Memories of a White Cane Shift By Ted Ladd
Updated: Dec 31, 2021
This happened in October 1999, some 22 years ago. My job Saturday morning was to collect White Cane donations for the Beltsville Lions at the Beltsville Post Office. The Lions collect White Cane donations once a year to help pay expenses for eye exams, glasses and other needs in the community.
I recall a woman asking me for directions to Route 29 so she could avoid using Route 95 in getting to Columbia, and the man who asked where he could donate old glasses. That man drove from the Post Office parking lot, turned around, and came back to drop a dollar in the jar. Said he was running his mouth so much he forgot to contribute. Then there was the man who had a stack of envelopes in his hand and whiffled through them as he approached. “See these?” he asked. “When this pile goes down, I’ll be able to give you some money.” And so it went.
One man asked if I accepted Jesus as my savior and I answered yes. He dropped some change in the jar and I gave him one of our cards that tells what we do with the money. He was the second person to do a U-Turn and come back to make a larger donation.
A young man came out of the Post Office and placed $20 in the jar. Another placed $5 in the jar and asked if I remembered him. “Sure I do,” I said. I was bluffing. He looked familiar, but I couldn’t remember his name. “OK then, he said, “Who am I?” Luckily, he gave me a hint and I remembered him as the young man I would see at a neighborhood get-together or wedding on an average of once every five years.
Dave Pinchotti thanked me for recognizing the Boy’s and Girl’s Club in a recent Beltsville News item. Dave was one of 10 or so volunteers who helped paint the public entrance to High Point High School’s gym. The Lions Club recruited volunteers to paint the gym in school colors, and we did it in one day.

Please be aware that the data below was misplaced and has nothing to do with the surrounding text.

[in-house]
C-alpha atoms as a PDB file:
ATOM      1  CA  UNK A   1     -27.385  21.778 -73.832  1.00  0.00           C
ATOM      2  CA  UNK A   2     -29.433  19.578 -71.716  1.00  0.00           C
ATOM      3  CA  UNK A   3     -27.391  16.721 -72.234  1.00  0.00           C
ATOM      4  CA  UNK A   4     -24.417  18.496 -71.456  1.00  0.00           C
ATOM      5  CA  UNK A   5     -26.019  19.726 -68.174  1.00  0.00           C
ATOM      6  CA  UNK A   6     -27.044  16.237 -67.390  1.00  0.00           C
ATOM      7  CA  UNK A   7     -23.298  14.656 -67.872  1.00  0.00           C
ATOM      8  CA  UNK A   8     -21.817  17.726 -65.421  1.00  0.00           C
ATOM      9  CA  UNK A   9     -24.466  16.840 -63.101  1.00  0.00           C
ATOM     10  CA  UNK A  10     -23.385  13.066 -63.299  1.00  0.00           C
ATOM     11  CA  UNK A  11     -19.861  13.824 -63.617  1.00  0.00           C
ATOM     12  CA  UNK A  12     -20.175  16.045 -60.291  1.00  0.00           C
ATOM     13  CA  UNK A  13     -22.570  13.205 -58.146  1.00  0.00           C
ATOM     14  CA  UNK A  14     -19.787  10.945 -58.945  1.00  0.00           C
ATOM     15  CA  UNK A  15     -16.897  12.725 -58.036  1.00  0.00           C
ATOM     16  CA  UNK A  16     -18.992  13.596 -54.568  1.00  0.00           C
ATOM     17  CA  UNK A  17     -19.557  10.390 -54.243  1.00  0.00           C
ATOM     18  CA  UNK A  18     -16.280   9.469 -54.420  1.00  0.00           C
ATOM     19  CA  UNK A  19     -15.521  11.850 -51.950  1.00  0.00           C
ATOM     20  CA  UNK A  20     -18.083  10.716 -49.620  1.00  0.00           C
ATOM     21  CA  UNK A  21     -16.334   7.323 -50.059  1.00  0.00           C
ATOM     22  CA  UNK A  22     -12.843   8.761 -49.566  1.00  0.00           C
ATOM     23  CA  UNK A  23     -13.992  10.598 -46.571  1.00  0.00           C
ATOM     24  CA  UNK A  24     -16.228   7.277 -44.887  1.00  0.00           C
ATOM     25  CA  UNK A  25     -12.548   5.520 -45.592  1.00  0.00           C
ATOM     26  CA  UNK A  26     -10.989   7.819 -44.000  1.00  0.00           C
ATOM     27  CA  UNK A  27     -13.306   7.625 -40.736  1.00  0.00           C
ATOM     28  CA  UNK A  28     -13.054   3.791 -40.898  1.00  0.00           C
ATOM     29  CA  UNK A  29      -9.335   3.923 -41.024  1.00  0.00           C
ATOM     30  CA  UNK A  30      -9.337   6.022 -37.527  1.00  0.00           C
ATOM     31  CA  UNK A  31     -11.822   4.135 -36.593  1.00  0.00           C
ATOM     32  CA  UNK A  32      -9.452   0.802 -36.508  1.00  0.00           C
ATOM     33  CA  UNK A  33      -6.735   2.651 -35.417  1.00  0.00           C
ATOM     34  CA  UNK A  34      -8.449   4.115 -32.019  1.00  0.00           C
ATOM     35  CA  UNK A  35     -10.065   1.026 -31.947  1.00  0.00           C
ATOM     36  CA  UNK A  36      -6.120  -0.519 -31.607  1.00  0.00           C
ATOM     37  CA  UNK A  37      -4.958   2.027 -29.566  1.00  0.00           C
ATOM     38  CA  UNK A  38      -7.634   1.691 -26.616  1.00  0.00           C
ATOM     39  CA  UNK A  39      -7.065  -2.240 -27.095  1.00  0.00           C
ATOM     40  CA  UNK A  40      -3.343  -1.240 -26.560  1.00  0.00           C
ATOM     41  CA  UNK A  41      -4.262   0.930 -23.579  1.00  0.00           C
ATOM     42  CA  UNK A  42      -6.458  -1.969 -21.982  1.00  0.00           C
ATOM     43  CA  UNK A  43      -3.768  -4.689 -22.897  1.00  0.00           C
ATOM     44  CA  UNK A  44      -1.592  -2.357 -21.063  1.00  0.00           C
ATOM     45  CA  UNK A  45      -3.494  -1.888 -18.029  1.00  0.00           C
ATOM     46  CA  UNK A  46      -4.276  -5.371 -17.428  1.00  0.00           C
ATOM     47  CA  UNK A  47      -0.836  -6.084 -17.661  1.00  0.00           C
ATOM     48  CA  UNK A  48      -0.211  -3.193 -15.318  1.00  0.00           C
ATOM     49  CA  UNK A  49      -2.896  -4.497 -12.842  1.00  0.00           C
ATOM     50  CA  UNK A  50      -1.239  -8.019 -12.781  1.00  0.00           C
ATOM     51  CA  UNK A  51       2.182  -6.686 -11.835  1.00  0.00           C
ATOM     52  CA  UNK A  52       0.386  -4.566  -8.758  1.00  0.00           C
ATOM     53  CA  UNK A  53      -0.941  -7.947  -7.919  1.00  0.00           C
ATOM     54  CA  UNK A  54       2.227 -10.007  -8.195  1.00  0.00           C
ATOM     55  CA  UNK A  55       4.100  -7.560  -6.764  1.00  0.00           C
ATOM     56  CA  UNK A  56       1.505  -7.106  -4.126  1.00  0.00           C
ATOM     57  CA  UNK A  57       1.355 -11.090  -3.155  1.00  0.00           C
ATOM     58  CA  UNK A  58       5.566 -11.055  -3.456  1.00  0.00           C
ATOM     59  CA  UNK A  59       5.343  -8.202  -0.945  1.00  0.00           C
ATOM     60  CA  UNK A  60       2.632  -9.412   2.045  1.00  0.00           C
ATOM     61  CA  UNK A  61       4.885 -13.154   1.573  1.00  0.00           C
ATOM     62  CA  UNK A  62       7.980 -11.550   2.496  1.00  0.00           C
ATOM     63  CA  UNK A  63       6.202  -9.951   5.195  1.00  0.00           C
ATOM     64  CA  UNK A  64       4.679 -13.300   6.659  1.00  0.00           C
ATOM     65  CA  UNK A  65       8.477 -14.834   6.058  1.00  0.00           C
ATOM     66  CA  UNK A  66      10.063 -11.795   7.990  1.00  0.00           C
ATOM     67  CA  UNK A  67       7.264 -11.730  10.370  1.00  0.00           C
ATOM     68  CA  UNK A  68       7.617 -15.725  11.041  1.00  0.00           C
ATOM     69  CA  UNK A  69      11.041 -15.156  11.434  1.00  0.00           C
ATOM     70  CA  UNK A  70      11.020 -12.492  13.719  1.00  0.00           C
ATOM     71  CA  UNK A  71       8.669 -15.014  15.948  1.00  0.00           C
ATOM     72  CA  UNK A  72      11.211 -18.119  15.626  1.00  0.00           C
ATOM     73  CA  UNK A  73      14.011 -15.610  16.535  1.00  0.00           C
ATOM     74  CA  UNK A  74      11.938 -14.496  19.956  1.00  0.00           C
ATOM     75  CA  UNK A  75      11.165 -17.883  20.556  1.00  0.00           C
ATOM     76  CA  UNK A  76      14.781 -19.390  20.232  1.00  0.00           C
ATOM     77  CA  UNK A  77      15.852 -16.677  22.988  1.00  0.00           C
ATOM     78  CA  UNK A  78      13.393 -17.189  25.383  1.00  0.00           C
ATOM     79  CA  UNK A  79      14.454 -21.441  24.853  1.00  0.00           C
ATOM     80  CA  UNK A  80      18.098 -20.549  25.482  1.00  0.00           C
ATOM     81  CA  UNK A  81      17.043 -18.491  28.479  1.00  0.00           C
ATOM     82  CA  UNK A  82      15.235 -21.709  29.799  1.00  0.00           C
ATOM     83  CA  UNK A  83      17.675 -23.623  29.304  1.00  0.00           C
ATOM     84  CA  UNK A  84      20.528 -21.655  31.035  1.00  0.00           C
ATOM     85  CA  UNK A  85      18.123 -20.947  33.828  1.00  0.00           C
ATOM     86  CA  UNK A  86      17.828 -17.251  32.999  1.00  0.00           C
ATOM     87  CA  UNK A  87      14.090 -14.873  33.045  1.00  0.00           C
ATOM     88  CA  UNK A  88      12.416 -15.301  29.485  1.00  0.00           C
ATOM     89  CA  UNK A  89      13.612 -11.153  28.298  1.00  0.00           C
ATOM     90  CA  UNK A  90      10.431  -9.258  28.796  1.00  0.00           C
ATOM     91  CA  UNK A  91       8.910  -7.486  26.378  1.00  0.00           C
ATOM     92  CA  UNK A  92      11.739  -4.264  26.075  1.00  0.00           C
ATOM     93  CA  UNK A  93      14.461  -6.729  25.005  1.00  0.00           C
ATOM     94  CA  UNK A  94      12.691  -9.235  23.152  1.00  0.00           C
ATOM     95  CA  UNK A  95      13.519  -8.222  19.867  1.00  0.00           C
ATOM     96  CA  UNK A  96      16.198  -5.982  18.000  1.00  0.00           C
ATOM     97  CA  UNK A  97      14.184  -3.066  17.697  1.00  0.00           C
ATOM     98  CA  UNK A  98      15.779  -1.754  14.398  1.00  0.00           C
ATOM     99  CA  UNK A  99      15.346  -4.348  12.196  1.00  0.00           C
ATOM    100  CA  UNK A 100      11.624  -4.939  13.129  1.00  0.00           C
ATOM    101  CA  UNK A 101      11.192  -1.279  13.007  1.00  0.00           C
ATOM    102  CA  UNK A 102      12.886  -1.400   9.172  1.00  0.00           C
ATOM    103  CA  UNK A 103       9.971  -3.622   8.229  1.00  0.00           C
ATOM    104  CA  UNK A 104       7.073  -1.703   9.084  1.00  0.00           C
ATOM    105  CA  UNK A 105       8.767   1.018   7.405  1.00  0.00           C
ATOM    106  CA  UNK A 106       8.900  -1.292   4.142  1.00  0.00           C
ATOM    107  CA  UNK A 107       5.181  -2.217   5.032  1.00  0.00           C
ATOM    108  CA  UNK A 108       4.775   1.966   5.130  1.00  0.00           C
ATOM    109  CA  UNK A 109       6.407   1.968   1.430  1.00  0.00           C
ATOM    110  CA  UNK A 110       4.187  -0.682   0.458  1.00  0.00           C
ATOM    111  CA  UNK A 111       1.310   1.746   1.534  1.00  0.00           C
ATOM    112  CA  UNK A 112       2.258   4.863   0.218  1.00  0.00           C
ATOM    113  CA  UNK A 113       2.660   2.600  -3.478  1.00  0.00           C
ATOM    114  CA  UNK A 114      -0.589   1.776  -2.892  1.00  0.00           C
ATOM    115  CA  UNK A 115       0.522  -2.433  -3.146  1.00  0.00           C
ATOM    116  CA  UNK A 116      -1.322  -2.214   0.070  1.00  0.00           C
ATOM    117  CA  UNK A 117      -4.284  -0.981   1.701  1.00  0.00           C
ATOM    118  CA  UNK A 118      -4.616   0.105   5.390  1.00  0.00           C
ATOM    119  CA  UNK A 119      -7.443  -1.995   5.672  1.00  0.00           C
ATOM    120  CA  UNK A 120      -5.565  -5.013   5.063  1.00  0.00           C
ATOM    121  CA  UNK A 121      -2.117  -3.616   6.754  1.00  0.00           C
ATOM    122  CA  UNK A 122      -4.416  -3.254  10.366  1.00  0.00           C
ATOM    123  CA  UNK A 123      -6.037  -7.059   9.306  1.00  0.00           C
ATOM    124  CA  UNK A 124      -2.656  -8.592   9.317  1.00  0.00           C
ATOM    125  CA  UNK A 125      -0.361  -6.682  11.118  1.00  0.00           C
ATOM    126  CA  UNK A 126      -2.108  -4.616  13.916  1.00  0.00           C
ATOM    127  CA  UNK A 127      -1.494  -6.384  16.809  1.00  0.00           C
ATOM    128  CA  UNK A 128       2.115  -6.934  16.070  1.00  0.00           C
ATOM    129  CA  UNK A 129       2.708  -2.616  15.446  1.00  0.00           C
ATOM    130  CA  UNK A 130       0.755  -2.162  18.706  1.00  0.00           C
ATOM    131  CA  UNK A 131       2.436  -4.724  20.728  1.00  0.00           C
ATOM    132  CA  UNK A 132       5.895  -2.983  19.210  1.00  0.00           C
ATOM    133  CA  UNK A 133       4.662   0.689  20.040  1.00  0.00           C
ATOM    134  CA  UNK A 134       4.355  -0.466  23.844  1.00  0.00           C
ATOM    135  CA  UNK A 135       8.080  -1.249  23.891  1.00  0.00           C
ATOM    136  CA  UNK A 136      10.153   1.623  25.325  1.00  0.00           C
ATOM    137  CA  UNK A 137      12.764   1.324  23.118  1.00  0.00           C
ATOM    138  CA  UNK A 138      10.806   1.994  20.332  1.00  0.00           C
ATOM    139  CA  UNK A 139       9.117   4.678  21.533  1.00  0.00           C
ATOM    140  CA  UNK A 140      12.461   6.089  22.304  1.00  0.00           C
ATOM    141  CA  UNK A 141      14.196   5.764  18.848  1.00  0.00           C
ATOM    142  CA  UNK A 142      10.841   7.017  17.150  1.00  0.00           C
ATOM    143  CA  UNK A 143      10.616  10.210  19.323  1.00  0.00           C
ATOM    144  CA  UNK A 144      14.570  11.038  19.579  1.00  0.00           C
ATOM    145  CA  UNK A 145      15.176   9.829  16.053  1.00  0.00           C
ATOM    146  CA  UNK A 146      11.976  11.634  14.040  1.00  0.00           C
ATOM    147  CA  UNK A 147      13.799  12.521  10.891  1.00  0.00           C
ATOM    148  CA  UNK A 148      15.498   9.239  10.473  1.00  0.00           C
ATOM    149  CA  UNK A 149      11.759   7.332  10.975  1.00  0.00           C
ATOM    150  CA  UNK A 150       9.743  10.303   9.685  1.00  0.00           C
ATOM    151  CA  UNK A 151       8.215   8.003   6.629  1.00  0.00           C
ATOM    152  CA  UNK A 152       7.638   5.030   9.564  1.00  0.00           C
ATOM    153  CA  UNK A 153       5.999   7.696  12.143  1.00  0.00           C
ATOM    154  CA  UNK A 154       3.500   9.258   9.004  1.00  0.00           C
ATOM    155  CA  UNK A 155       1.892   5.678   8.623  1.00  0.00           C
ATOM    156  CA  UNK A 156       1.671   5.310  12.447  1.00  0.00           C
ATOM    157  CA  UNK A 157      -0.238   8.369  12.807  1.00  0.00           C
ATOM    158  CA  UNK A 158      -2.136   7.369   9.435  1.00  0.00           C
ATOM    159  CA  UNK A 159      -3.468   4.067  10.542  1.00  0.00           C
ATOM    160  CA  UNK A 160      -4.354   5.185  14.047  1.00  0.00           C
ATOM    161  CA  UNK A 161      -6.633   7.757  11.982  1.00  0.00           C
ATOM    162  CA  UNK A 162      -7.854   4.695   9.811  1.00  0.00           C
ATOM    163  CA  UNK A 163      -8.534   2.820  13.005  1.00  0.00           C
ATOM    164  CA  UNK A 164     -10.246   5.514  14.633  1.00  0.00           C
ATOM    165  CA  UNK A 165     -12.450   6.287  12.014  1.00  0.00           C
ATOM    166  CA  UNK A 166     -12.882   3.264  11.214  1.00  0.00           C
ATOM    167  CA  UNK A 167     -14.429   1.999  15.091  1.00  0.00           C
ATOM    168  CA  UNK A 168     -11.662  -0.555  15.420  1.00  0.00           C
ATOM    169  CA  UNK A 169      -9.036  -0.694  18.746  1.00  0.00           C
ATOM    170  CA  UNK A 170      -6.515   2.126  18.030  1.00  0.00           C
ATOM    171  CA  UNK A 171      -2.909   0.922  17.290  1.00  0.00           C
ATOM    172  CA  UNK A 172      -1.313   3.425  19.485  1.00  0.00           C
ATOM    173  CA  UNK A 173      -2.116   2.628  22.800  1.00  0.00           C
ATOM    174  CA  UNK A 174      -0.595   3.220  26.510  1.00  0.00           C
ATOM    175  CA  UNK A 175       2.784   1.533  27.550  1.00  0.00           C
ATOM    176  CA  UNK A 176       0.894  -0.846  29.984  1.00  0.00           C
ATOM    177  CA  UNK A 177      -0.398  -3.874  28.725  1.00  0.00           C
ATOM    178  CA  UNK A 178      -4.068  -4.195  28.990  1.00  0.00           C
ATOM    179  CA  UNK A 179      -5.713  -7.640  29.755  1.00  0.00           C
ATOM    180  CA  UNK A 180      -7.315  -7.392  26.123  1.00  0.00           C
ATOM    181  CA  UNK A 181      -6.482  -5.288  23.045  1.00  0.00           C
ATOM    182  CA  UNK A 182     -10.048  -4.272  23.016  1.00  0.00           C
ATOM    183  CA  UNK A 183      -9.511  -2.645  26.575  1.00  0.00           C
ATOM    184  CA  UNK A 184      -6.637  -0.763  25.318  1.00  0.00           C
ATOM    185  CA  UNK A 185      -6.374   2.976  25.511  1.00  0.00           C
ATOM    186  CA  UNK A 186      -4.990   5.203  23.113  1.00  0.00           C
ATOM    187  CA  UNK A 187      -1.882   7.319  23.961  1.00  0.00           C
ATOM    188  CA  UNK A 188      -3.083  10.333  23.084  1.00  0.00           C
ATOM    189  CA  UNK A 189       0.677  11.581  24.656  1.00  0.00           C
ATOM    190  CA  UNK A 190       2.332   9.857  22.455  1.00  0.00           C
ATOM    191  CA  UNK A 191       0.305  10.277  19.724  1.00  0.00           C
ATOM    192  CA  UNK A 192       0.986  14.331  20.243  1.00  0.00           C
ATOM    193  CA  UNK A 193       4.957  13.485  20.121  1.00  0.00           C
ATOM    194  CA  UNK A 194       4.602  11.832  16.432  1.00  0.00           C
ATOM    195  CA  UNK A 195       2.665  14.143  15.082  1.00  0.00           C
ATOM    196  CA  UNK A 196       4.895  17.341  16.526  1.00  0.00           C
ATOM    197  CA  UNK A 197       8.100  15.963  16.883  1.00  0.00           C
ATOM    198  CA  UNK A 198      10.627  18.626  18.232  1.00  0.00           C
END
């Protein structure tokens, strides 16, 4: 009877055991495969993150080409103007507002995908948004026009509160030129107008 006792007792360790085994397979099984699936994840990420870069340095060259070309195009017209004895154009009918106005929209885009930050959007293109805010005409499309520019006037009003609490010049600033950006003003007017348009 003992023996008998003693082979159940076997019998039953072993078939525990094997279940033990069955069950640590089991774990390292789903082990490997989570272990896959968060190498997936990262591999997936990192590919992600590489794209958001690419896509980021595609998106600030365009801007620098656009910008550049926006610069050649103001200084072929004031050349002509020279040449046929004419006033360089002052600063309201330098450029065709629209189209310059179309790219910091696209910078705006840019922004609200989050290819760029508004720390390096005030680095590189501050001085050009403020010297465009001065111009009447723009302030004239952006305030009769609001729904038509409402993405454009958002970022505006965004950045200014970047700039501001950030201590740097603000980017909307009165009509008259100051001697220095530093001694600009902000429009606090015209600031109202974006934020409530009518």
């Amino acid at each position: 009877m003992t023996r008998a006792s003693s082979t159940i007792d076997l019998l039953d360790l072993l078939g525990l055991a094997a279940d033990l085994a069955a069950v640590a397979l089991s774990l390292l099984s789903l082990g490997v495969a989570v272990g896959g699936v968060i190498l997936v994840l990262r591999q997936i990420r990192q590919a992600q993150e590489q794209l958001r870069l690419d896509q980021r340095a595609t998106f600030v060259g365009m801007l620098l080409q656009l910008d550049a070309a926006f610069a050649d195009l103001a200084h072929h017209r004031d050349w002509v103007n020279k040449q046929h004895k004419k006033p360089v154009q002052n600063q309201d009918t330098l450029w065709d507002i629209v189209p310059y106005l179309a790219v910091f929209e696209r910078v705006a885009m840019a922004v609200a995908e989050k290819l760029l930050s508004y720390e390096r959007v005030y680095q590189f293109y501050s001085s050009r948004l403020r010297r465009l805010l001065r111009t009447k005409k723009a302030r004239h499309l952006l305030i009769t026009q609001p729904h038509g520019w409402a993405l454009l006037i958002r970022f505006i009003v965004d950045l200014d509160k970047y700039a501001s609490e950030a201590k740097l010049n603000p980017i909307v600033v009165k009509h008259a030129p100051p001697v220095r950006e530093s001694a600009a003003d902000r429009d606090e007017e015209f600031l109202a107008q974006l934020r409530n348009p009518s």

An old friend from my previous place of employment visited with me for 20 minutes or so. I hadn’t seen him in three or four years.
Alex Ross, formerly a Beltsville Lion, made a contribution and I was able to thank him for his previous generous donation to the Kathy Fund. (That’s a whole other story.)
And then there was Mrs. Silio. She had two sons who previously belonged to Troop 1033 sponsored by Emmanuel United Methodist Church. Both made Eagle Scout. The elder son had just graduated summa-cum-laude from Princeton and was employed in Manhattan. She quoted him as saying he learned more in Scouting than in school. Her younger son, Tom, was a member of the previous year’s District 22-C band and received one of the District’s scholarships. He graduated from DeMatha High School and was attending Notre Dame. Mrs. Silio said he just informed the family he made the Notre Dame marching band.
Another young man I knew as a Scout stopped by. His last name was Snyder, and at the time he worked at Beltsville Garage as a mechanic.
I don’t know how much money I collected at the Post Office that day, but the rekindled memories made it a very special day. It was almost as good as that White Cane Day on April 11, 1992 when a lady named Christina Sarigianis asked if the Lions could help her get a van for her daughter Kathy, who had multiple sclerosis. That request was answered after a terrific fund raiser (The Kathy Fund) and locating a late model van with a chairlift already installed. That White Cane shift was made even more special when I met Beltsville resident Roger Lohr, who joined our ranks and became an outstanding Lion who later served as President of the Club.